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      [Webinar] Appliantology Workshop   11/09/2017

      Information is the name of the game in the appliance repair trade today. Appliantology is a powerful information tool for the professional appliance repair technician. But just like with any of the more capable tools in your tool bag, many of the more powerful features are hidden from you unless you "read the manual." Ugh! Who wants to do that? Well, this is one time when you don't have to! In this webinar, Team Samurai will personally walk you through the site and show you many of the useful and powerful features that even long-time users probably never knew existed.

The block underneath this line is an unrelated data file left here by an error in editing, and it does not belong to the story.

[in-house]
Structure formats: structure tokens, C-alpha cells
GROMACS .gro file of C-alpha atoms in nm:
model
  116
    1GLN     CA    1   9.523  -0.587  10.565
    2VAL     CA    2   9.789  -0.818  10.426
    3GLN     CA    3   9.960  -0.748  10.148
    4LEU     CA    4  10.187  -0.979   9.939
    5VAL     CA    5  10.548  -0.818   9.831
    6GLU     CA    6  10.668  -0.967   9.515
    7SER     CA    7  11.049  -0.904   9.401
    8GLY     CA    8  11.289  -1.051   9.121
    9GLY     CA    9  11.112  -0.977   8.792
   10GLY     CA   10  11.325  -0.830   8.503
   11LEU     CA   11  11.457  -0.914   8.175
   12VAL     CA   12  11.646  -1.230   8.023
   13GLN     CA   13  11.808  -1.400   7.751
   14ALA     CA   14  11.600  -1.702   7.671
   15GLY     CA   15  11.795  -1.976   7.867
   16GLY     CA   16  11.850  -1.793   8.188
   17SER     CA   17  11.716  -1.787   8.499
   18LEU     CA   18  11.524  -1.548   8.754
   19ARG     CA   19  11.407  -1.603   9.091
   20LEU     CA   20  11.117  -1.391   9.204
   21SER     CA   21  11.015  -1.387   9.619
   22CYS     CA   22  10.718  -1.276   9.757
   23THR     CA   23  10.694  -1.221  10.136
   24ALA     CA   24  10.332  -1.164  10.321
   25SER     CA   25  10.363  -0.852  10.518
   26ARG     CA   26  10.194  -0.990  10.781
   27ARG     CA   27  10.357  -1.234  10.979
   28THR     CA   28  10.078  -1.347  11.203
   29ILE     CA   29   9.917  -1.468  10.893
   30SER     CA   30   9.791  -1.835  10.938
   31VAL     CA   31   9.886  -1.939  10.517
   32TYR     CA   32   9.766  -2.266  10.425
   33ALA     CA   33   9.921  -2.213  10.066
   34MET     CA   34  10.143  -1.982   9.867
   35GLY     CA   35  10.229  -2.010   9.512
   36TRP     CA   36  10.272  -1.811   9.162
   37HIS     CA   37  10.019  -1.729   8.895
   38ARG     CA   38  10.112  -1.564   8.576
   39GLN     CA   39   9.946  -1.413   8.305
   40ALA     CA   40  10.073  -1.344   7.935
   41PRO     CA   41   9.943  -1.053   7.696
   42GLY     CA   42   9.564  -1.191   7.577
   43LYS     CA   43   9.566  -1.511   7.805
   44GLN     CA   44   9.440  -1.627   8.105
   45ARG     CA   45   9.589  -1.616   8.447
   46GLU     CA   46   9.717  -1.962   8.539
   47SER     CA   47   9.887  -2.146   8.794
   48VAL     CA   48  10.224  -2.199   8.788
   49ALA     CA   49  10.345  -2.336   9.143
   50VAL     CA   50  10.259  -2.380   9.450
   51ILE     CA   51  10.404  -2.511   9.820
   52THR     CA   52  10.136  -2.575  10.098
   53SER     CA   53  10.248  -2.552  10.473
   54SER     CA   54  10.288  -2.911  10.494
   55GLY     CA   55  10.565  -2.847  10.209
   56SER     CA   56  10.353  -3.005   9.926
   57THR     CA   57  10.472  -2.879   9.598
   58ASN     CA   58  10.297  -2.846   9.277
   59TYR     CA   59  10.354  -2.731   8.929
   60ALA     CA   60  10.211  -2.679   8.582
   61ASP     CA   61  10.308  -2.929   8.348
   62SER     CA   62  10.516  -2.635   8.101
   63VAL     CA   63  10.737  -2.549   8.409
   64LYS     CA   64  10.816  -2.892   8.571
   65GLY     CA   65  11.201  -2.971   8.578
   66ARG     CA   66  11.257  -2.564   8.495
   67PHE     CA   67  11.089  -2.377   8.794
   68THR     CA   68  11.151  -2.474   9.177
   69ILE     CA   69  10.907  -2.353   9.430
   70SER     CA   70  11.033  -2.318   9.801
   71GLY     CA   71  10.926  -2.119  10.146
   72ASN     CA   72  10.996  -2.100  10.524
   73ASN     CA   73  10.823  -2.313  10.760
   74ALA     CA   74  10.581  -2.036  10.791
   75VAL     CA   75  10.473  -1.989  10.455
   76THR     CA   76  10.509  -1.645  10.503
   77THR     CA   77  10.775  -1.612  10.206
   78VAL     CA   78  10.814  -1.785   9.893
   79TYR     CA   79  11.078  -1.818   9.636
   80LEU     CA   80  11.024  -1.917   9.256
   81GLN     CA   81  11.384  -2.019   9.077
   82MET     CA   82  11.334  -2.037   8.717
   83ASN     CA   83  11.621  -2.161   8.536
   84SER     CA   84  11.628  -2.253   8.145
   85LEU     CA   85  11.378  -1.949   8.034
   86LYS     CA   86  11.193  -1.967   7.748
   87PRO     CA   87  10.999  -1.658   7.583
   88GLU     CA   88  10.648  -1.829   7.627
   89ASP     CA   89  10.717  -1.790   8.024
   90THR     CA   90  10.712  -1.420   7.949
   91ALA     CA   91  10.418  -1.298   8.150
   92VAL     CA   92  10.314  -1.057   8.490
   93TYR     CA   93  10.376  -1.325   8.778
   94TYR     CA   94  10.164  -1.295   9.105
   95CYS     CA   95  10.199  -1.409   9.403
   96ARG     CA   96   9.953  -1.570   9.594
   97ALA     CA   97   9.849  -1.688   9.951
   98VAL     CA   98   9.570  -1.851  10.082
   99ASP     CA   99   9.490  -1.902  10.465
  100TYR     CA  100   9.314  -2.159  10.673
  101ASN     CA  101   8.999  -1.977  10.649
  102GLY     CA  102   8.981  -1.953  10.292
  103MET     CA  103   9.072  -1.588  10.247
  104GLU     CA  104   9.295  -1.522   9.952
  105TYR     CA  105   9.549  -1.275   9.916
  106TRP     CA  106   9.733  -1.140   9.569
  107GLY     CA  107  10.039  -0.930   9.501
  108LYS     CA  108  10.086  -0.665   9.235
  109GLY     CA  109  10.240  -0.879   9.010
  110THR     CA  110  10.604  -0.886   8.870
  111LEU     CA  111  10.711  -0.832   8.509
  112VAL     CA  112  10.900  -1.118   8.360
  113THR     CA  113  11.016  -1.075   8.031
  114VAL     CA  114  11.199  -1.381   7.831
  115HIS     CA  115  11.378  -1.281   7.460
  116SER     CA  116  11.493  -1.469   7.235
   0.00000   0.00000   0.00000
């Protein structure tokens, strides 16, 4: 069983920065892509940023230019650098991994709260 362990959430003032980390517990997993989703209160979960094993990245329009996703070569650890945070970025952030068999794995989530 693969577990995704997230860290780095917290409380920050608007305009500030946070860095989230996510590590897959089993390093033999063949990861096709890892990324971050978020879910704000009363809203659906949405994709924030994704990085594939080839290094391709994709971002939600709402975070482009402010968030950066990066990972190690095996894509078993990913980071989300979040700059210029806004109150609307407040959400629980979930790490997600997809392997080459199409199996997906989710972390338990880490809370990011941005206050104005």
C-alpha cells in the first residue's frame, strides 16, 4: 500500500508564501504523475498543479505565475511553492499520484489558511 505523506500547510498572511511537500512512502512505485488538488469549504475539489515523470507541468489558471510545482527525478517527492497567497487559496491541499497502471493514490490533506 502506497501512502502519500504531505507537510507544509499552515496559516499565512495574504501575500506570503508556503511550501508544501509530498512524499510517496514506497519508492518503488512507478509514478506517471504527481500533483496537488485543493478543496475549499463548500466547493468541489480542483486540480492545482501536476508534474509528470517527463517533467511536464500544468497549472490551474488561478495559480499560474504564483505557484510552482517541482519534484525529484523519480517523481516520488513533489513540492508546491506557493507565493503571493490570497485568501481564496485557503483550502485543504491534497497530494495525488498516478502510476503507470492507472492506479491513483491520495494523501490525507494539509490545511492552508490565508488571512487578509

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wasp

not a problem , just a question central ac

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wasp

i have a ruud system, its both gas heat and central air, im pretty handy so i can work on most things, a little while ago the blower fan started making noise, turned out the motor bearings were shot, i pulled it , found one online and was even able to talk to a tech that makes the motors, so it was a pretty simple swap........

 

i should add that the ja that installed it used no sealant on the duct flanges or bothered to wrap the duct with insulation blanket, needless to say i had water leaking out of the duct at the last 90 into the furnace..................so i had to do that as well, other than that and the sub base being shot on the thermostat (unit wouldnt cycle) when i bought the house 4 years ago, thats really all thats been done..................oh yeah, i had to have one of the hvac guys at work make me up some return duct since the intake on the unit was drawing in basement air (i wish i knew who installed it, like to say a few things to them, lol)